Canadian Cyclist

 

December 17/05 9:07 am - Doping Should Be Legal?


Posted by Editor on 12/17/05
 

Doping in Sport Should Be Legal, Experts Claim
Courtesy CCES

A Swiss medical expert has called for doping in sport to be made legal in professional sports under medical supervision.

In a viewpoint article for The Lancet's Medicine and Sport special issue, Bengt Kayser of the University of Geneva states that antidoping policies are "unfounded, dangerous, and excessively costly" and calls for the use of performance-enhancing drugs in sport to be made legal.

The scientist argues that legalisation of doping would encourage more sensible, informed use of drugs in amateur sport. He also pointed out that the current antidoping rules often lead to complicated and costly administrative and medical investigations into whether drugs taken by athletes are legitimate therapeutic agents or illicit substances.

He suggests that permitting the use of performance-enhancing drugs rather than driving them underground would lead to a reduction in health problems associated with doping. The medic adds that sport is dangerous anyway and comes with risks, such as the threat of knee and ankle problems for footballers.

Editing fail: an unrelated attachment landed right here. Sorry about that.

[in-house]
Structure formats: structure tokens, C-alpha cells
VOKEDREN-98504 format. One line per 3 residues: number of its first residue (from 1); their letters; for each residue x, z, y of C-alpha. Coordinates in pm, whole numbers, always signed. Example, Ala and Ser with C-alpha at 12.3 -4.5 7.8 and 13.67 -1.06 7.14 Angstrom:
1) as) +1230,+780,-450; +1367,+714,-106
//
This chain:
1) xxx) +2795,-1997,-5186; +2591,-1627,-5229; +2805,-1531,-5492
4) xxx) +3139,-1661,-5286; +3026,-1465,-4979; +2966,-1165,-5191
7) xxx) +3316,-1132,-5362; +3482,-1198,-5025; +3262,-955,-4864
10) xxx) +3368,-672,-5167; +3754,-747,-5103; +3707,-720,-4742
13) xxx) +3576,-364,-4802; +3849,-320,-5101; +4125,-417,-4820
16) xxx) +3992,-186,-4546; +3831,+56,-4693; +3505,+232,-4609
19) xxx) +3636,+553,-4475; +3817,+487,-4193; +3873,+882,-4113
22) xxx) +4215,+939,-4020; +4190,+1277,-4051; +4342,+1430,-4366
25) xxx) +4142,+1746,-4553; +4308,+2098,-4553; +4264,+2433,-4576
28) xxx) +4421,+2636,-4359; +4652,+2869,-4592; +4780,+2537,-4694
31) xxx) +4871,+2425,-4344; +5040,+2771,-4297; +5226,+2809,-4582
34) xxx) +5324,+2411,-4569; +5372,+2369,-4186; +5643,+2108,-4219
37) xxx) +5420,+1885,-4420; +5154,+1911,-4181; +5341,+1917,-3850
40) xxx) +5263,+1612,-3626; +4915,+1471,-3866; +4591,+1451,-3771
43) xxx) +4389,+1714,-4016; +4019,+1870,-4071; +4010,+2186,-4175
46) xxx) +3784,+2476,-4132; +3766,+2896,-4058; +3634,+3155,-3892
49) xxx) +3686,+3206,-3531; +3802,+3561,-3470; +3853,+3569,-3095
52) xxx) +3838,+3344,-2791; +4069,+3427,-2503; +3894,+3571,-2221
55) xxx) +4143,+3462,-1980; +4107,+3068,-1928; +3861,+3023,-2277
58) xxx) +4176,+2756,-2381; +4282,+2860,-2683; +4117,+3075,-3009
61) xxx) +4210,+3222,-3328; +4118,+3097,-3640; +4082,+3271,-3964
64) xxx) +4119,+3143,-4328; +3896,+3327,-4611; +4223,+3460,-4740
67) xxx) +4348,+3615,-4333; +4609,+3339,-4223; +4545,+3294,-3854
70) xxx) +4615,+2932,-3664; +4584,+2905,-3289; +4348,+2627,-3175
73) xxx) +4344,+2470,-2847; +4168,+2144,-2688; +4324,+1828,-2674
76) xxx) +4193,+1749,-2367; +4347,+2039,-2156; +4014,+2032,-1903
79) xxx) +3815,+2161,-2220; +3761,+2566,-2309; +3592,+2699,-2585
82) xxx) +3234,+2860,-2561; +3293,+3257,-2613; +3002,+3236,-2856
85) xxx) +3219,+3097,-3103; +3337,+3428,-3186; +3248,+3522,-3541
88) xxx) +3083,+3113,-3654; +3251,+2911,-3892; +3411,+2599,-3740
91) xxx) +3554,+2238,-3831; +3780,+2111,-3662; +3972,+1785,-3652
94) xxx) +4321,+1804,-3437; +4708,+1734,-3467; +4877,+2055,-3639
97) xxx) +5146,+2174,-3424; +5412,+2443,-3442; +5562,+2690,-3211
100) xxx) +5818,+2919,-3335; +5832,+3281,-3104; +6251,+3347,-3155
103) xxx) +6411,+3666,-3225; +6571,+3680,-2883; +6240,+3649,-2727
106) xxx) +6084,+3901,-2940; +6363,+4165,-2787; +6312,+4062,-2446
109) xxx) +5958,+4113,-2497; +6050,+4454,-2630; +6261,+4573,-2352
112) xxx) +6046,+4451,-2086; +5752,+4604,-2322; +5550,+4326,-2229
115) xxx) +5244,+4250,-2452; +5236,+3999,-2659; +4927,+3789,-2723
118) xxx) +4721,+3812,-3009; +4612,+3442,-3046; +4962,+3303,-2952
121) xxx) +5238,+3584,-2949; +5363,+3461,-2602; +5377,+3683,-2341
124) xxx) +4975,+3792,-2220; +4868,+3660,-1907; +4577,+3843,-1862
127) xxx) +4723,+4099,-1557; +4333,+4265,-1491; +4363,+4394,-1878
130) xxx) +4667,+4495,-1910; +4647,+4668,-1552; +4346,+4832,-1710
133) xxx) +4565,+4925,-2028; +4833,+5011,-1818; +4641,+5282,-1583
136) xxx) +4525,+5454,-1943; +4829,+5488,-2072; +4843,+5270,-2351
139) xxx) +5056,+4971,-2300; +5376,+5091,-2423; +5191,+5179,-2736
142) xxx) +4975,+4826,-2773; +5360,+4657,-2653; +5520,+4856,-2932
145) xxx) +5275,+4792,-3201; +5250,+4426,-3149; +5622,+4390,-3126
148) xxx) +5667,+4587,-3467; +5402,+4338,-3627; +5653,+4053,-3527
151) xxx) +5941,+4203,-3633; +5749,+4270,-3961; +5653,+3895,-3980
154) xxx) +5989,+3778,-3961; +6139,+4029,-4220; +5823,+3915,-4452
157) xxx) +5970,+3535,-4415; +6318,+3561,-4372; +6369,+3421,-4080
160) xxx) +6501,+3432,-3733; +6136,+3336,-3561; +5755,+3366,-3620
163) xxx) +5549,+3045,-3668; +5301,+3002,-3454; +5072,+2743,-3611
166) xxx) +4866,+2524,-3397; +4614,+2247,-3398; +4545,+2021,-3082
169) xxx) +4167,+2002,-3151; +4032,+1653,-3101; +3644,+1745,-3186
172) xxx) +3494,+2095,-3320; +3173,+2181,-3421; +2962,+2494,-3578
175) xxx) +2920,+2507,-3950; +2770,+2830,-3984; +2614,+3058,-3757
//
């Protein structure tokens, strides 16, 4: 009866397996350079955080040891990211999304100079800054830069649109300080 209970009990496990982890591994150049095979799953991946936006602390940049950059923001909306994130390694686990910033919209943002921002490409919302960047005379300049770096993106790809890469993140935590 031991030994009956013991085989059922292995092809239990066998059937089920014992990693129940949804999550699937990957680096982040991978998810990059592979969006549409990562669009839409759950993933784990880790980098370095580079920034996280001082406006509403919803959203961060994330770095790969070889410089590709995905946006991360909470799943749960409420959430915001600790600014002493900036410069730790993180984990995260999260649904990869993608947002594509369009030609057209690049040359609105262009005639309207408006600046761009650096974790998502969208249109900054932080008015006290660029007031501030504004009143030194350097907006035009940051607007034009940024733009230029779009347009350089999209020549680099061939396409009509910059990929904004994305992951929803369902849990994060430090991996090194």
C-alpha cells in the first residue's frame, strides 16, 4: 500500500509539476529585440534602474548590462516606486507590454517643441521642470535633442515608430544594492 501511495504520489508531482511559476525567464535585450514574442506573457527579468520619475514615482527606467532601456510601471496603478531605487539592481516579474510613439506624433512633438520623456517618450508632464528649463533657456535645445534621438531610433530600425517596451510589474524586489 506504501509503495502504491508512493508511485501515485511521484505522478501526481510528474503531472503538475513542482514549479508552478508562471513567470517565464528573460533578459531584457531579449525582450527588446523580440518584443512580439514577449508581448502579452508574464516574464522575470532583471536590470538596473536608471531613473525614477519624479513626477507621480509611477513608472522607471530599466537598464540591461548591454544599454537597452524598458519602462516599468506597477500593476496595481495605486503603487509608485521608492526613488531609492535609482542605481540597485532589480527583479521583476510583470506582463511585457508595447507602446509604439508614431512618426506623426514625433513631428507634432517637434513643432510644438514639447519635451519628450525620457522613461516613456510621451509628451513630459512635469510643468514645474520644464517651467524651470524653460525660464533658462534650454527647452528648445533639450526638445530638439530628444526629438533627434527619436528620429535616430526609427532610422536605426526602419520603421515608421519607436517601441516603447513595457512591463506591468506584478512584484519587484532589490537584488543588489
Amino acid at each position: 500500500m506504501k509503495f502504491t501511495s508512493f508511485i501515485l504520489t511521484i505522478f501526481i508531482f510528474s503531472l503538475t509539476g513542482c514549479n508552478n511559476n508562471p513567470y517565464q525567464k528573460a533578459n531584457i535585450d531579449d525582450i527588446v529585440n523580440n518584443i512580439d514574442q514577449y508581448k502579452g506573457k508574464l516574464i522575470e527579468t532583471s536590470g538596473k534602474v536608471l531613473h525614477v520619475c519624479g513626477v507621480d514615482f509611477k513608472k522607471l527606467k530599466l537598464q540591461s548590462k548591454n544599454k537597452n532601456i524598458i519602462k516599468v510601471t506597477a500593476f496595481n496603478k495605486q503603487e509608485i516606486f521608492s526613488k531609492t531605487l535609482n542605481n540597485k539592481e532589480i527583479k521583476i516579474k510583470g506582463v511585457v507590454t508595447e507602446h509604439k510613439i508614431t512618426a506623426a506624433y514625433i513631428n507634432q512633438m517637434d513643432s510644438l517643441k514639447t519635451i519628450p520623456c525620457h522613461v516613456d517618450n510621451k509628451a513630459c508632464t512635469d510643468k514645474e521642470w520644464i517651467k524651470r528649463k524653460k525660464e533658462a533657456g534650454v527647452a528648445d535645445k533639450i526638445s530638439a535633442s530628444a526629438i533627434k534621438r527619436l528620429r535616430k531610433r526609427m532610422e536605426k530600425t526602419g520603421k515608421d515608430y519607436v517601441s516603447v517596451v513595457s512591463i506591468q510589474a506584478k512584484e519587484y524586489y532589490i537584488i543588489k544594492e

Mr Kayser declared: "The need for rules in sports cannot be dismissed. But the anchoring of today's antidoping regulations in the notion of fair play is misguided, since other factors that affect performance - eg, biological and environmental factors - are unchecked. Getting help from one's genes - by being blessed with a performance-enhancing genetic predisposition - is acceptable. Use of drugs is not. Yet both types of advantage are undeserved."

The expert called for studies into the risk afforded by the use of drugs or technology in enhancing performance, adding that "such work cannot be done while use of performance-enhancing drugs is illegal".

 

Return to Canadian Cyclist homepage | Back to Top


 
 | 
 Privacy Policy | Contact | Subscribe to RSS Feed  | Logout
 © Copyright 1998-2016 Canadian Cyclist. All rights reserved.